Dal and Rok-Tahk find the Protostar on a whim, and then, with a team, restore it to (roughly) working order. Orestes also finds his ship with his loyal friend, Pylades, though they had arrived to Tauris with it, and intended to use it as a getaway vessel. Despite this difference, both crews overcome a series of tense obstacles (though, for Dal and company, more pew-pew is involved) to get to their ships, and then use them to sail/soar off into the unknown for their final acts.

Of course, it is worth noting that Iphigenia is an active participant in this prison break. Gwyn is not. She leaves on the Protostar tied to the captain’s chair, attempting to carry out her mission to the bitter end. This difference exists because of the types of modes that carry these texts. A play like Iphigenia in Tauris wants to be wrapped up by its final tableau, with sequels coming out years later, if at all. Star Trek: Prodigy is a TV show, and needs to take more time showing characters, especially the daughter of the big-bad, coming around to a perspective that is the complete photonegative of where they started, or deciding to maintain course and be a thorn in the Protostar’s side wherever they may go.

However, on their bold voyages, both vessels go with a blessing. In Tauris’ final moment, the goddess Athena springs up over the ship, deus ex machina style, and gives the crew a favorable wind and instructions on what to do with the statue of Artemis (yes, Orestes can’t let that go), while making King Thoas call off his attack and free the other enslaved people of the island. When the ethereal hologram of Captain Janeway emerges from the Protostar, she brings with her a similar feeling. Janeway is there to instruct the ragtag crew, give them as much of a favorable wind as she can in space, and ideally help them overcome their own King Thoas, who still holds an entire planet in slavery.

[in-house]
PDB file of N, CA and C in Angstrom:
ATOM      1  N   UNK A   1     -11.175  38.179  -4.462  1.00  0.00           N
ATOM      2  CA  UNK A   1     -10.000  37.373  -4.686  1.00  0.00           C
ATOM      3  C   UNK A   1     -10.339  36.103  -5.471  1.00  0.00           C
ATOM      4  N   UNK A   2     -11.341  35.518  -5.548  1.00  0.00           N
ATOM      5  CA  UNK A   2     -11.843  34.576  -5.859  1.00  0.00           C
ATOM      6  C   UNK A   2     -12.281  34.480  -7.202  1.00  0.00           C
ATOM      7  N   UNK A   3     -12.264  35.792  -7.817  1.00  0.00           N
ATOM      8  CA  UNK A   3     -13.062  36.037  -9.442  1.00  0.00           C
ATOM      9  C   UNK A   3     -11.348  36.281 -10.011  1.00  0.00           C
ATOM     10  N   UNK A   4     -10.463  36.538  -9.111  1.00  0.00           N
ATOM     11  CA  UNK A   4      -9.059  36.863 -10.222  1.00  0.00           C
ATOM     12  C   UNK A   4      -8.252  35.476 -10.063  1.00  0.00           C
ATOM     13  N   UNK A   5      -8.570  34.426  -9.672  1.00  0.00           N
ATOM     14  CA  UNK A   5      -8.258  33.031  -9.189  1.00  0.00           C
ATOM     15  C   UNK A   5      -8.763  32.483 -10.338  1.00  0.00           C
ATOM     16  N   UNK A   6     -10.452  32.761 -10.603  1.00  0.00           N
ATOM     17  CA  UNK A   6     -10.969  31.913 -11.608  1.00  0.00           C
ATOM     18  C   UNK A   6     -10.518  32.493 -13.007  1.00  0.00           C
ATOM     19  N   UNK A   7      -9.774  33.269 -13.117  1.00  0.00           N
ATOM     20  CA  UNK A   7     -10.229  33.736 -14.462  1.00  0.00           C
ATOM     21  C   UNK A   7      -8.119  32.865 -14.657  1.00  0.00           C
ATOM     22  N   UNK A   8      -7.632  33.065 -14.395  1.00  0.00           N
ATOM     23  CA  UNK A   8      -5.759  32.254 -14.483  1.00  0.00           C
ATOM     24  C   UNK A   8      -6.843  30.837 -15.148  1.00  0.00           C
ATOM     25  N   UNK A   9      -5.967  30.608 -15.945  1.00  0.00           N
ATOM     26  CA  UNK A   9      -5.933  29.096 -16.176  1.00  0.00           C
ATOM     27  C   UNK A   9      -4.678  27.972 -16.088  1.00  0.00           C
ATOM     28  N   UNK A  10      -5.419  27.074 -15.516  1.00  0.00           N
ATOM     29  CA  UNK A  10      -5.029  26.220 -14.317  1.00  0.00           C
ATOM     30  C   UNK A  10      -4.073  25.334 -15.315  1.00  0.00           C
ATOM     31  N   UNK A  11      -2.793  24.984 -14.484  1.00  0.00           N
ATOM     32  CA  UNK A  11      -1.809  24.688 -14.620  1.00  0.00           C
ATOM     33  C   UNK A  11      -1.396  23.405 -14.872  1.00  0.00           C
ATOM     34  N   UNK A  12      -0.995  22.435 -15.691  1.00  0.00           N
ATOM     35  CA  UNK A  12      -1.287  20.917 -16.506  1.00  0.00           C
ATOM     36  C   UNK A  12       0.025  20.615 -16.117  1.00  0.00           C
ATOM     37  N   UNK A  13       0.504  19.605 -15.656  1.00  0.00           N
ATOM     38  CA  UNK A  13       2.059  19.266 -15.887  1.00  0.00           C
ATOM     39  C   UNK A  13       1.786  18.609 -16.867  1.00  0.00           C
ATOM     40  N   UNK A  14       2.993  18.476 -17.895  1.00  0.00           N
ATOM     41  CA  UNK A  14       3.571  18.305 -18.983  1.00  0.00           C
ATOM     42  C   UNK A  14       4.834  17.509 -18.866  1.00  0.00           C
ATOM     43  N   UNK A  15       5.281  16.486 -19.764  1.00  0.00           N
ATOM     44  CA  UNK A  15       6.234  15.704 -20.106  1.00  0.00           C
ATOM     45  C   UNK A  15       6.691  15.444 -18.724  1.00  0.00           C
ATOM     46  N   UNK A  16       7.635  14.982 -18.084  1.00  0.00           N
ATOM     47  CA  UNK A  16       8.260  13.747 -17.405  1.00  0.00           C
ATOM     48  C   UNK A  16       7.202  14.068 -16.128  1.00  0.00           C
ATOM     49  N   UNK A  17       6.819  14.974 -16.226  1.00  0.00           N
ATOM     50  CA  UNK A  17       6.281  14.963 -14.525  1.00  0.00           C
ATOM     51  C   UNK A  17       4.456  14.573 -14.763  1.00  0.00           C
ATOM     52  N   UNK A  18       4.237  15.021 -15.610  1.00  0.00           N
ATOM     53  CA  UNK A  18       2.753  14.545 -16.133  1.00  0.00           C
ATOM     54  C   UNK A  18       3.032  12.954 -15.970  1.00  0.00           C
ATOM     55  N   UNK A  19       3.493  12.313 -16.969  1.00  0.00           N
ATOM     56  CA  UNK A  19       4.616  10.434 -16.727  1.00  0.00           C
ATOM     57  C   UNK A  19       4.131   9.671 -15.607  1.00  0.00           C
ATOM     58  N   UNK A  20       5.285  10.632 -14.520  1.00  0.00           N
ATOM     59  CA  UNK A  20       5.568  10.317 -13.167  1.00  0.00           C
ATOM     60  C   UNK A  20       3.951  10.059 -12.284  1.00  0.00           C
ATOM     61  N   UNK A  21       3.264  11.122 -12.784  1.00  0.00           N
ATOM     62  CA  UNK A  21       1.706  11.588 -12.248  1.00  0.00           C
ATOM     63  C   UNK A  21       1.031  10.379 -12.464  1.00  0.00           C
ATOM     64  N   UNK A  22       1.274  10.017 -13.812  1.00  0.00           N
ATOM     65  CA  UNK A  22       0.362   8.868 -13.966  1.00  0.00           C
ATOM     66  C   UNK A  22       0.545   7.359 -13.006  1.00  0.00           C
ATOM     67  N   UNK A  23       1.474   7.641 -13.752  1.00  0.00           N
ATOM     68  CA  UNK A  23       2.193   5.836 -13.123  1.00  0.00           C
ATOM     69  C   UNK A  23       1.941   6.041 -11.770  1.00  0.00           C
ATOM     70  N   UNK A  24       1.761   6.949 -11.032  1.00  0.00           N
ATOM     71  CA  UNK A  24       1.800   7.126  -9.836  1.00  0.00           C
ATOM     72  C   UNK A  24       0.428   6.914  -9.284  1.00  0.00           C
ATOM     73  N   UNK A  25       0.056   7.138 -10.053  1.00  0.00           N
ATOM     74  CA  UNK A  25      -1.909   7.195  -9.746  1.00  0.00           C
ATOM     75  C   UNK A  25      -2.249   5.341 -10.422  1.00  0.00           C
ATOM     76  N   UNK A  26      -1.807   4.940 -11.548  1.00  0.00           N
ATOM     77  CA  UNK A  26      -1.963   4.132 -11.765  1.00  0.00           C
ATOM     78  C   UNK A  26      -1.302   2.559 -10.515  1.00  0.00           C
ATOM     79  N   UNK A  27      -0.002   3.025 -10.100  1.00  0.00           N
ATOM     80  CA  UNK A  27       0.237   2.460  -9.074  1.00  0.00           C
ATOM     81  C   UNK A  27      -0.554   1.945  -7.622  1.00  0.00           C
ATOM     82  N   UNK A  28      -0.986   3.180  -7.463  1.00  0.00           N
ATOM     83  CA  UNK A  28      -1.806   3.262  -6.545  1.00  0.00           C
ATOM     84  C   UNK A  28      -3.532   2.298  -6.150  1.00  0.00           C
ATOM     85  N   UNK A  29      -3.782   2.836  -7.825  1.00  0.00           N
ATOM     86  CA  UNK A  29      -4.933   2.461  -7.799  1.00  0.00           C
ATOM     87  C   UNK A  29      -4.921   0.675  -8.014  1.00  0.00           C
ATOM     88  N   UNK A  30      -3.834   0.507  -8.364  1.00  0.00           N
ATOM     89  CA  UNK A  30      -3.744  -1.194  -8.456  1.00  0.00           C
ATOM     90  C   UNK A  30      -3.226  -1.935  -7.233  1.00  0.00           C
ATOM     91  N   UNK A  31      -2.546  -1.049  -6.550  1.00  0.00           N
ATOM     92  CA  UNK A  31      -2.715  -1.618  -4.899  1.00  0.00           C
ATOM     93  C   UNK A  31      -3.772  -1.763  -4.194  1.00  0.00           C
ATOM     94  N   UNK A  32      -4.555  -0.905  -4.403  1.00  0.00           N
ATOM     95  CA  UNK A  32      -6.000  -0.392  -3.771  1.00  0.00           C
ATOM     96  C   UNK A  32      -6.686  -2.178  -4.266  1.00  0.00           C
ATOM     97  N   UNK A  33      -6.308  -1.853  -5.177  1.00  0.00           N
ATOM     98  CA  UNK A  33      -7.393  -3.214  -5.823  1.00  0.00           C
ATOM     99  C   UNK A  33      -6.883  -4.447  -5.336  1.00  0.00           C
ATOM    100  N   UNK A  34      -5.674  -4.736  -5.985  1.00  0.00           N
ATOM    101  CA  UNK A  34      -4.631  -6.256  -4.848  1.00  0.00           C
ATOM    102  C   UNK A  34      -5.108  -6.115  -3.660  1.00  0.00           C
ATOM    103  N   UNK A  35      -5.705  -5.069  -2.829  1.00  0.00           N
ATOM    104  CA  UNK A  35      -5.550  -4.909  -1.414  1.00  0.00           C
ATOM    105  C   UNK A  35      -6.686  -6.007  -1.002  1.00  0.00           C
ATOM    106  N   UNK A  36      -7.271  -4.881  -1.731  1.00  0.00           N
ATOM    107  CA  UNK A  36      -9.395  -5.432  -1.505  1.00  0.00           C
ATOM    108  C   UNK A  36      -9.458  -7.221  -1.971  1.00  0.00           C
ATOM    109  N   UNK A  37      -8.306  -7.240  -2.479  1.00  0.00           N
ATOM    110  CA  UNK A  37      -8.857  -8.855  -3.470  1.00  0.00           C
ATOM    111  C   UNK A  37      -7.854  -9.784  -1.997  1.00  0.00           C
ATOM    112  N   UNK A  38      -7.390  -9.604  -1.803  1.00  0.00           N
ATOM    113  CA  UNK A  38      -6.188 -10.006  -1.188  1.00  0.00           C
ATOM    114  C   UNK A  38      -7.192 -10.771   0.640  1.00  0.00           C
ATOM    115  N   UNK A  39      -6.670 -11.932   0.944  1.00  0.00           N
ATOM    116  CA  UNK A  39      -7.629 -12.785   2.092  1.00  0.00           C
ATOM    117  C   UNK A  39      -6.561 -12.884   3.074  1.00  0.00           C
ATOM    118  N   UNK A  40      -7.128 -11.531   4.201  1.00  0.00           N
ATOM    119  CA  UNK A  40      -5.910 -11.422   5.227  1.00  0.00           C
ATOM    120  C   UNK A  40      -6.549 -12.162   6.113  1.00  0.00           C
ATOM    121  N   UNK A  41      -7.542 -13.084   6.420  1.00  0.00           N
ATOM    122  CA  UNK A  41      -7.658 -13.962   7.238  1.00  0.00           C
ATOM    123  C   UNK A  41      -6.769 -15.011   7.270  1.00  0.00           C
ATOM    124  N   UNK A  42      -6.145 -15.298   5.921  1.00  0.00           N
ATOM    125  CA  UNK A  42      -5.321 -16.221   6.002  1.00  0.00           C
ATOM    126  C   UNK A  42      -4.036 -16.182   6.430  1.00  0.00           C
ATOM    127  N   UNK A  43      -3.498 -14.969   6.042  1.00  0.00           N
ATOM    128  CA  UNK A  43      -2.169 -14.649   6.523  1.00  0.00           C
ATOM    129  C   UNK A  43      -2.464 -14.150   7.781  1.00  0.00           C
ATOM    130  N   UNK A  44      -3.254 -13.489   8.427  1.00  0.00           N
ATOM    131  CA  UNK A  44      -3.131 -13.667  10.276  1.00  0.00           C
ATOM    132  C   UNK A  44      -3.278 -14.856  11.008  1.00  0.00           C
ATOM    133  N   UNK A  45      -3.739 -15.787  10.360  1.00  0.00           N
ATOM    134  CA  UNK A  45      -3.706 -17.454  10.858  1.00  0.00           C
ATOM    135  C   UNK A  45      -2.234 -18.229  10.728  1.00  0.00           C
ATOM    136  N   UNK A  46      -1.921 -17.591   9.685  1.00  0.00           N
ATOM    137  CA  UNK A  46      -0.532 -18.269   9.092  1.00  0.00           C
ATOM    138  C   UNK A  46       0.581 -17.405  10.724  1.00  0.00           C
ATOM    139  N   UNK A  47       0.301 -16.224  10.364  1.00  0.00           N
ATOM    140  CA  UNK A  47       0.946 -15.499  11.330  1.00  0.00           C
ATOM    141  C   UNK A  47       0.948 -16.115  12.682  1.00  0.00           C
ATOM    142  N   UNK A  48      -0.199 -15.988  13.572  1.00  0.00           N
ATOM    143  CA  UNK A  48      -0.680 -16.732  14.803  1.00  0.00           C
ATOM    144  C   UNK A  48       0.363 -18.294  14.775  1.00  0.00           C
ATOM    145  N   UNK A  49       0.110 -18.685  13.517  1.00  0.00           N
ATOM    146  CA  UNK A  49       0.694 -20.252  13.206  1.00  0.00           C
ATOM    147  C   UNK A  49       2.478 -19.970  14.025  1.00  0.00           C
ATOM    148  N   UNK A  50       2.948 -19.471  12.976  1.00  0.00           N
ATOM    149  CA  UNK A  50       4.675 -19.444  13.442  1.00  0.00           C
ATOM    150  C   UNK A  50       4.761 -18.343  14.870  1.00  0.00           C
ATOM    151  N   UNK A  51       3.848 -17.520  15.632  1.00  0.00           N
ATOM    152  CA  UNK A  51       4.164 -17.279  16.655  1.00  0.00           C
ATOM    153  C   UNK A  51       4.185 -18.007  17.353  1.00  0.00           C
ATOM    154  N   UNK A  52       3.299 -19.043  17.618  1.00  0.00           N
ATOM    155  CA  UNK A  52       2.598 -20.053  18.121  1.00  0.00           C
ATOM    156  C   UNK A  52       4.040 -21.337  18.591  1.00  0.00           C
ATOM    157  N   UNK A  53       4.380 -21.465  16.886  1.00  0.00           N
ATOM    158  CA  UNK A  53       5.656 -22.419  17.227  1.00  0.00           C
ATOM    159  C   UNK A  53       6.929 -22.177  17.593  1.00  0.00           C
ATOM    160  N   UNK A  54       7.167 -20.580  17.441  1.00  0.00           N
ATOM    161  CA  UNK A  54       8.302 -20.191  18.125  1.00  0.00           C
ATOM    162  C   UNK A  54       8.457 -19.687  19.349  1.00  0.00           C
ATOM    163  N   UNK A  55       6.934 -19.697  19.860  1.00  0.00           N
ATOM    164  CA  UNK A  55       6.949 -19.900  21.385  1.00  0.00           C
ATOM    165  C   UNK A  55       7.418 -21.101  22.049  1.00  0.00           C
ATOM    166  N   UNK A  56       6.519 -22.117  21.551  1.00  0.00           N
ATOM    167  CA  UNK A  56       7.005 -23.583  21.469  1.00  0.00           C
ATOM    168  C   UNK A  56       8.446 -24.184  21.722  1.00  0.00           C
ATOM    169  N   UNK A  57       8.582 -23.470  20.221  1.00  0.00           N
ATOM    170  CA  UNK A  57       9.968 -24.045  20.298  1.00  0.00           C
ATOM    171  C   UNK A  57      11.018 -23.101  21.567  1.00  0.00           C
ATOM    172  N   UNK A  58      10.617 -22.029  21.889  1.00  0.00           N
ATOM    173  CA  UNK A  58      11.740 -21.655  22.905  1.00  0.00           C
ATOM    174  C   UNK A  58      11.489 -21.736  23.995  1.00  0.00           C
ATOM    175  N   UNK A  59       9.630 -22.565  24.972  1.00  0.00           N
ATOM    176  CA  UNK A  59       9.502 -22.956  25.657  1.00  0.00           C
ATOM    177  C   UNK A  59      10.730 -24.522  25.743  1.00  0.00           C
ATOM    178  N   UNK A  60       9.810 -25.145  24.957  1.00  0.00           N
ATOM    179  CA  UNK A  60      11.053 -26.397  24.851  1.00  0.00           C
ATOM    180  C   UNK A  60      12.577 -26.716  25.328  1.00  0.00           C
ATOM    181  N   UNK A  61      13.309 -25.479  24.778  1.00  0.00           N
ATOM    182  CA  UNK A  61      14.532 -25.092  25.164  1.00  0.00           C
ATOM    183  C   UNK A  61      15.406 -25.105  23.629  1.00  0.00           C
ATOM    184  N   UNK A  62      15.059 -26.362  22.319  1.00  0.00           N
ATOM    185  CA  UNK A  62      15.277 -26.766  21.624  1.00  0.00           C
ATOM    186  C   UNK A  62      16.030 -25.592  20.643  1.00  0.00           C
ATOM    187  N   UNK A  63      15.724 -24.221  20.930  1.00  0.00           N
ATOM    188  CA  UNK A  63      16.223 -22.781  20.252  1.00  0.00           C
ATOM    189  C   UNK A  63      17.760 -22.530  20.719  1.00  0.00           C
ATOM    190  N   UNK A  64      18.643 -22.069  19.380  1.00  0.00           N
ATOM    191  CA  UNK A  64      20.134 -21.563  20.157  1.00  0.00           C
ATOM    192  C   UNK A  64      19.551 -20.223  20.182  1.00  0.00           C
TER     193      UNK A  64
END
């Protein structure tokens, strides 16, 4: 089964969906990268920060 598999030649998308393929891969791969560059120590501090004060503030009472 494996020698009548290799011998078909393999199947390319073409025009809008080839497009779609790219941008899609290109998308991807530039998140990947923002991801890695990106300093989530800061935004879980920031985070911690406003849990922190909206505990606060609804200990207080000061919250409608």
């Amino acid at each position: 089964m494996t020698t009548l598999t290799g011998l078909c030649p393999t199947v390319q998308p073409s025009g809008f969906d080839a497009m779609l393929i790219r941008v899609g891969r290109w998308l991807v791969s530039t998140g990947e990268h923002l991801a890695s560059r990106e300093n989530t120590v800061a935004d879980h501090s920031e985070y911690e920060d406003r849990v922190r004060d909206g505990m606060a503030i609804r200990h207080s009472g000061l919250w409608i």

Through Prodigy’s Diviner, we learn that freedom can’t happen in a single episode. That’s a bigger mission. However, the end of it may owe its success to the Protostar’s own deus ex machina, Janeway. We know that both the enslaved people of Tauris, portrayed by the play’s chorus, cheer on and support the escaping crew, much like the population of the mining planet applauds Dal’s jailbreak. With groups on both “islands” eager for liberty, each’s dictator has reason to sweat both god and mortal alike.

Star Trek frequently adds its diversity to Ancient Greek works. Many of Star Trek: Discovery’s season one episodes drew upon Homer’s Odyssey, going so far as to swipe some of the epic’s lines as titles. The original Star Trek series found myriad Ancient Greek texts helpful in its stories, even going so far as to call upon Apollo himself. In Iphigenia in Tauris, Star Trek: Prodigy has found a reliable ancient text upon which to base its first season. There may be, and indeed already are, key differences between the two stories, but even a vague closeness can give Prodigy lots to work with. It can play to the humor of an unlikely pair, Dal and Gwyn, finding common ground as figurative siblings, if in fact the future episodes play that out. It can lean into the wonder of a new crew guided through places no one has gone before by a familiar “god” in Janeway. Most of all, it can access the heart of Iphigenia and show that wanting to trade circumstance for agency is a struggle that has endured thousands of years on this planet, and countless more, surely, on others. In Star Trek: Prodigy, new audiences will see an ancient tale made current, and perhaps that is the most Star Trek thing it could do.